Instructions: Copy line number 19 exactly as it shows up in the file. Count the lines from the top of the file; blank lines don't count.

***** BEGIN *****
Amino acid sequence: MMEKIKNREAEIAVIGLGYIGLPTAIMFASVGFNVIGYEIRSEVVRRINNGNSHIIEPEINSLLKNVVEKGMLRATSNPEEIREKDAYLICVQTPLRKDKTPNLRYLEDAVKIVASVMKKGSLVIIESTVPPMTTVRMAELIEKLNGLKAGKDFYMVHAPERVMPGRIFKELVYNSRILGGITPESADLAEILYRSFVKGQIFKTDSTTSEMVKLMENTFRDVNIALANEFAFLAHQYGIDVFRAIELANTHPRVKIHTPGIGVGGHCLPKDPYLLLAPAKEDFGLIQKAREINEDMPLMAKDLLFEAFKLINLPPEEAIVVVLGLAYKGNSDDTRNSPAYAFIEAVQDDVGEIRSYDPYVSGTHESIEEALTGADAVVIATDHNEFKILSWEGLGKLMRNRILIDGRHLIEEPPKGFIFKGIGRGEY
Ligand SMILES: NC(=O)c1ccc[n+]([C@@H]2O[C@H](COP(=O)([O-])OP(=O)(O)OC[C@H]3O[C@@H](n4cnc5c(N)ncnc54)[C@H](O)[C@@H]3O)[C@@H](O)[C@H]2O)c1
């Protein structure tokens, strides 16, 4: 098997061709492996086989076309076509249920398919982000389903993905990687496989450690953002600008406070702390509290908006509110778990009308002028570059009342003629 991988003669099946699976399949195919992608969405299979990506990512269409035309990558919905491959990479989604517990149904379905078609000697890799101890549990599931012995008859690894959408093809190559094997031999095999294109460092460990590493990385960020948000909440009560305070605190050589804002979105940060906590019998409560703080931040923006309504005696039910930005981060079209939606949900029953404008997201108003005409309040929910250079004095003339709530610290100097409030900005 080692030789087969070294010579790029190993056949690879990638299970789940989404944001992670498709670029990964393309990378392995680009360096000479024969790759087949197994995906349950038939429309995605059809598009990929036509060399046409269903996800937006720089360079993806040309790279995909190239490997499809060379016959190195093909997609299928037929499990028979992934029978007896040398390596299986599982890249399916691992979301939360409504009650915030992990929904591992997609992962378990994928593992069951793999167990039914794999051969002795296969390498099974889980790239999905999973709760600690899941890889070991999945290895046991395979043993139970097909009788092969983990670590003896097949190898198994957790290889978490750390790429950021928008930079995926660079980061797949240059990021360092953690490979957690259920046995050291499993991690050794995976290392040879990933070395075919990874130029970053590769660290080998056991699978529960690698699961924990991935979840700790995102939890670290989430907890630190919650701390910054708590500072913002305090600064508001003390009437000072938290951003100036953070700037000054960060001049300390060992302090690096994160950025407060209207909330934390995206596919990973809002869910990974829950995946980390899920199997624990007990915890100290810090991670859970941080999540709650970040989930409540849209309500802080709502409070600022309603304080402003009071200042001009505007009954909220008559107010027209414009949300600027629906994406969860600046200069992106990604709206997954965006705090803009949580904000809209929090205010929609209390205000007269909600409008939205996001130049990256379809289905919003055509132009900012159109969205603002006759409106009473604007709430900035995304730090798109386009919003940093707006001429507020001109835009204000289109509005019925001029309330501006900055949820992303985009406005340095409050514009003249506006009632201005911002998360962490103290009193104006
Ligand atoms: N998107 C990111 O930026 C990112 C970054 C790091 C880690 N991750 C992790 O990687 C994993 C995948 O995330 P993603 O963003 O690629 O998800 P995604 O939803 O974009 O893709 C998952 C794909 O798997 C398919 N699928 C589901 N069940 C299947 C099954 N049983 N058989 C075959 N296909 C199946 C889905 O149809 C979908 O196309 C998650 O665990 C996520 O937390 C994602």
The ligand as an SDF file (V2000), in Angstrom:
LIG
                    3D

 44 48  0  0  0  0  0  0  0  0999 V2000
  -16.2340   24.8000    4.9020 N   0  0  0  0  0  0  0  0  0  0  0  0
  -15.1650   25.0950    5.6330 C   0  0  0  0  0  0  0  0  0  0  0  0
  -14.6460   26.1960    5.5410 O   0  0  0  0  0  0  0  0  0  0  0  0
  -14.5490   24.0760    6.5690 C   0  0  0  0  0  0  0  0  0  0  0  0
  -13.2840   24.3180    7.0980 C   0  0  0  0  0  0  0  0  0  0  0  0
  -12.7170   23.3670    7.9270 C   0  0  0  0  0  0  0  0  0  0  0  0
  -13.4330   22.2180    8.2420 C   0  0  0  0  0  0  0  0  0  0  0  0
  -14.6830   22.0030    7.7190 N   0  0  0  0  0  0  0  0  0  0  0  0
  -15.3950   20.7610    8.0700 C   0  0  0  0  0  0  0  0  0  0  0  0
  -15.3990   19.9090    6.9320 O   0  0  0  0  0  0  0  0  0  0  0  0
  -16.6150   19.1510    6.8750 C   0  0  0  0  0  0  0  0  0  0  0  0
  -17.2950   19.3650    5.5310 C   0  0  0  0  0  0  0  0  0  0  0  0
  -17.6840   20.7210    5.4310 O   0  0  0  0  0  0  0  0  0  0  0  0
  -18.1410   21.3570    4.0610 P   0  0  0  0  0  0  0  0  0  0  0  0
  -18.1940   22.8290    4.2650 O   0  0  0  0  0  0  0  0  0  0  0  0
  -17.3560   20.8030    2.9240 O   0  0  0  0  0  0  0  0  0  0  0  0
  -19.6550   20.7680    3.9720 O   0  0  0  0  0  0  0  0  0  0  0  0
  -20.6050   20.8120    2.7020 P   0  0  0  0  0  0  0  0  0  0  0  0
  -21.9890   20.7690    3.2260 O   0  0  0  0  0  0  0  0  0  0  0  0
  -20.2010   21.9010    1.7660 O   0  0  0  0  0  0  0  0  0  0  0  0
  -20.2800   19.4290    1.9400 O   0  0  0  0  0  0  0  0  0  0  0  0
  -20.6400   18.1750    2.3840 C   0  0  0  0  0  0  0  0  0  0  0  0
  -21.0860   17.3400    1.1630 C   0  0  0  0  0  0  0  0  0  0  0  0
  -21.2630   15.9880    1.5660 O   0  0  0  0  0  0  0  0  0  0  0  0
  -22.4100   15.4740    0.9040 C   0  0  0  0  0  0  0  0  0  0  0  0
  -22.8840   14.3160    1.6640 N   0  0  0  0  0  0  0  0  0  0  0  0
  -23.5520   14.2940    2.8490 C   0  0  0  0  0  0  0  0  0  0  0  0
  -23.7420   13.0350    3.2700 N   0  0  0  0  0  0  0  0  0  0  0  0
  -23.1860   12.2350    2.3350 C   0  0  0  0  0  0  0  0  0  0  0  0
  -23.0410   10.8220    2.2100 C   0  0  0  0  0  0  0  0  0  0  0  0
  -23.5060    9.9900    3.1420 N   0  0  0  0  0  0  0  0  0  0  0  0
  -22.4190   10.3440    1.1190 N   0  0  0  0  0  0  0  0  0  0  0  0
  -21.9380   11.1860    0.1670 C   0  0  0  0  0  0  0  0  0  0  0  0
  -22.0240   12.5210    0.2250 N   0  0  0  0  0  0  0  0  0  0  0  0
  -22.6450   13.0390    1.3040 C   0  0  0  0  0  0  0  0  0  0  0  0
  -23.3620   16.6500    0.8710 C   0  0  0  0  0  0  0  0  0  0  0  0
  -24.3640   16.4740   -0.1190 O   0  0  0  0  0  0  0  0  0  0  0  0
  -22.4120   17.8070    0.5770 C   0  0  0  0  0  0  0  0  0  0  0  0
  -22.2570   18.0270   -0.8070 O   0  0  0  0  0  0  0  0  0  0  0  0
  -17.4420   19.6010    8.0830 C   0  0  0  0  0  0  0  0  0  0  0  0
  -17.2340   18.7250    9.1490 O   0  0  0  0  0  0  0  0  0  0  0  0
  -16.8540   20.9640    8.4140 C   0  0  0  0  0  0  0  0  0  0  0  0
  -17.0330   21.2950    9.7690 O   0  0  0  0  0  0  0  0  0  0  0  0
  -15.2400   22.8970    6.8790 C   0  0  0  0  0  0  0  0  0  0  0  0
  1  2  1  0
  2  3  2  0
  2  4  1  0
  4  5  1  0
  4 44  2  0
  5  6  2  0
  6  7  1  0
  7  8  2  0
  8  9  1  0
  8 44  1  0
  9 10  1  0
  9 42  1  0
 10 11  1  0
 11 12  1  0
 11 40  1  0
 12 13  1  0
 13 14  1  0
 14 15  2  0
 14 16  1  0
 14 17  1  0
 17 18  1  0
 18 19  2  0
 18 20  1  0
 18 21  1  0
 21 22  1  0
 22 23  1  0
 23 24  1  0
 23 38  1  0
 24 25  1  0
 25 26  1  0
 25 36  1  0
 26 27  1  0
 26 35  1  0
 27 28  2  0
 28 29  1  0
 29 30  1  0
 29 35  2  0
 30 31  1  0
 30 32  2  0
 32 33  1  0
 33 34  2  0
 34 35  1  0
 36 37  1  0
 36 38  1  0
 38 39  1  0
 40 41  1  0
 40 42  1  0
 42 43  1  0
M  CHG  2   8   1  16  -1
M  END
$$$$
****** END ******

  -16.6150   19.1510    6.8750 C   0  0  0  0  0  0  0  0  0  0  0  0